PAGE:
The reason that we're having this conversation now is because the president apparently is not taking his own reporting agency seriously, and that's a real reason for a concern tonight.

CUOMO: Look, Dave, you can shake your head and you, look, you know my fight is not with you. But this is what I'm saying. You've done this to now twice. When we're talking about Madison Kelly, you said, are you going to call their credibility into question?

URBAN: Chris, I'm just saying -- you are. Yes, absolutely. (CROSSTALK)

CUOMO: Look, I'm saying you're covering for the president and they are saying what they have to because of the position they are in. And those on the ground in the Puerto Rico, the great men and women from the National Guard, and I get protected by our first responders on a regular basis. When I go down there now into Carolina, I will once again be dependent upon them to keep me safe like they did in Pakistan, like they do in Iraq, like they do in Afghanistan. I put all first responders and the people who serve us in one big group of heroes.

URBAN: Right.

CUOMO: This isn't about deriding them and they are being put in a position by the president. They told me on the ground, we don't have enough. We're not in the right places. We can't get it done.

(CROSSTALK)

URBAN: You can't yell at me, Chris.

CUOMO: I'm not yelling. I'm yelling to you to listen to this.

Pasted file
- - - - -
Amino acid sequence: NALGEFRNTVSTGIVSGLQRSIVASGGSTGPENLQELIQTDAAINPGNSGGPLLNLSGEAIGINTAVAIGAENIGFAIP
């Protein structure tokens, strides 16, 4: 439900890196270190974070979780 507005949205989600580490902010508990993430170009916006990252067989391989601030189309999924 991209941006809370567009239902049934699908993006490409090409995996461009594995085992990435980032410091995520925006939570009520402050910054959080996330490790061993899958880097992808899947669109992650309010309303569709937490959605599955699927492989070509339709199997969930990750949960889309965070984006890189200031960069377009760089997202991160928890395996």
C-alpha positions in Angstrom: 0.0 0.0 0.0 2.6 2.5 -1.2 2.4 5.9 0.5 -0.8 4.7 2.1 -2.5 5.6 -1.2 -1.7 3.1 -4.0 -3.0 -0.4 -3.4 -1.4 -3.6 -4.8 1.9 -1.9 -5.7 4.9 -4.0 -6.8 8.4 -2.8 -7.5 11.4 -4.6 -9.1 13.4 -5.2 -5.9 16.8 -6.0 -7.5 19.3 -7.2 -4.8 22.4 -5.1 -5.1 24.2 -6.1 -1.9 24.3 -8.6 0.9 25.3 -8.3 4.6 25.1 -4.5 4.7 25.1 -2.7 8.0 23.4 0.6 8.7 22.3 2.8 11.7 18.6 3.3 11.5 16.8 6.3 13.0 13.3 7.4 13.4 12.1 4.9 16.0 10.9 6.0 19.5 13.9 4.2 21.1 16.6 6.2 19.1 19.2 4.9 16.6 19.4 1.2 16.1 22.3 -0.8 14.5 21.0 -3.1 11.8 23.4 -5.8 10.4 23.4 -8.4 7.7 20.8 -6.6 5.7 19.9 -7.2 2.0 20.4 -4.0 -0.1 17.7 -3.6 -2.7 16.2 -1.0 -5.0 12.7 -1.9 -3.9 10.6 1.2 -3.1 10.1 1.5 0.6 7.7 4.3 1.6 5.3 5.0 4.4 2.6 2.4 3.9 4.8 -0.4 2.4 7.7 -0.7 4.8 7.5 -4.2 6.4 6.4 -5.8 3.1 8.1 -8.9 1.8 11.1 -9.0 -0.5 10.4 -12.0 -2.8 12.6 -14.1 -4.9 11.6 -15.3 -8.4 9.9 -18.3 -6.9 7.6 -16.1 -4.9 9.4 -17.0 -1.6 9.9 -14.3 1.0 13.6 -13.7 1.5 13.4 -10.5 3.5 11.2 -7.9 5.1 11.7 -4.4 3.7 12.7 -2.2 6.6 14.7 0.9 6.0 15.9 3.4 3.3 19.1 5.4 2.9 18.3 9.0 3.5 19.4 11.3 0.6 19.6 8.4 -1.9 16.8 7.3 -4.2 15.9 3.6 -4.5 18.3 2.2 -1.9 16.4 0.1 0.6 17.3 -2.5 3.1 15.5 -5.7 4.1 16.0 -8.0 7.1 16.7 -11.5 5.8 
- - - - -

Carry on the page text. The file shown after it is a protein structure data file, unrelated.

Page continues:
URBAN: So, listen, my question is where is the breakdown? So, it's the president is not doing his job and somehow what -- so it goes -- everybody is doing their job along the way but the president is what you're saying?

CUOMO: No. What I'm saying is that this president is so hell bent on twisting everything into a win and treating the truth like it was a tissue that he just says whatever suits him in the moment.

(CROSSTALK)

URBAN: Chris --

CUOMO: To call Puerto Rico an unsung success defies reason.

URBAN: Chris, what he should have said given what we are dealing with, to Van's point, to amplify that. Given what we're dealing with, three back-to-back major storms, an island nation that was devastated, it was ill-prepared and was devastated, we did it a pretty damned good job.

CUOMO: Right, imagine if George Bush, Van Jones, had said, you know, look, if you look at New Orleans, those levees, they stink, and those poor people, they build lousy homes, you know? And --

(CROSSTALK)

URBAN: I'm not -- Chris, I'm not blaming anybody here. Chris, I'm talking about the facts here. I'm not blaming them.

CUOMO: The facts are what they are. It's how they were managed.

Van, go ahead.

URBAN: Chris, there was no power. I'm not blaming them. There's no power, it's a fact.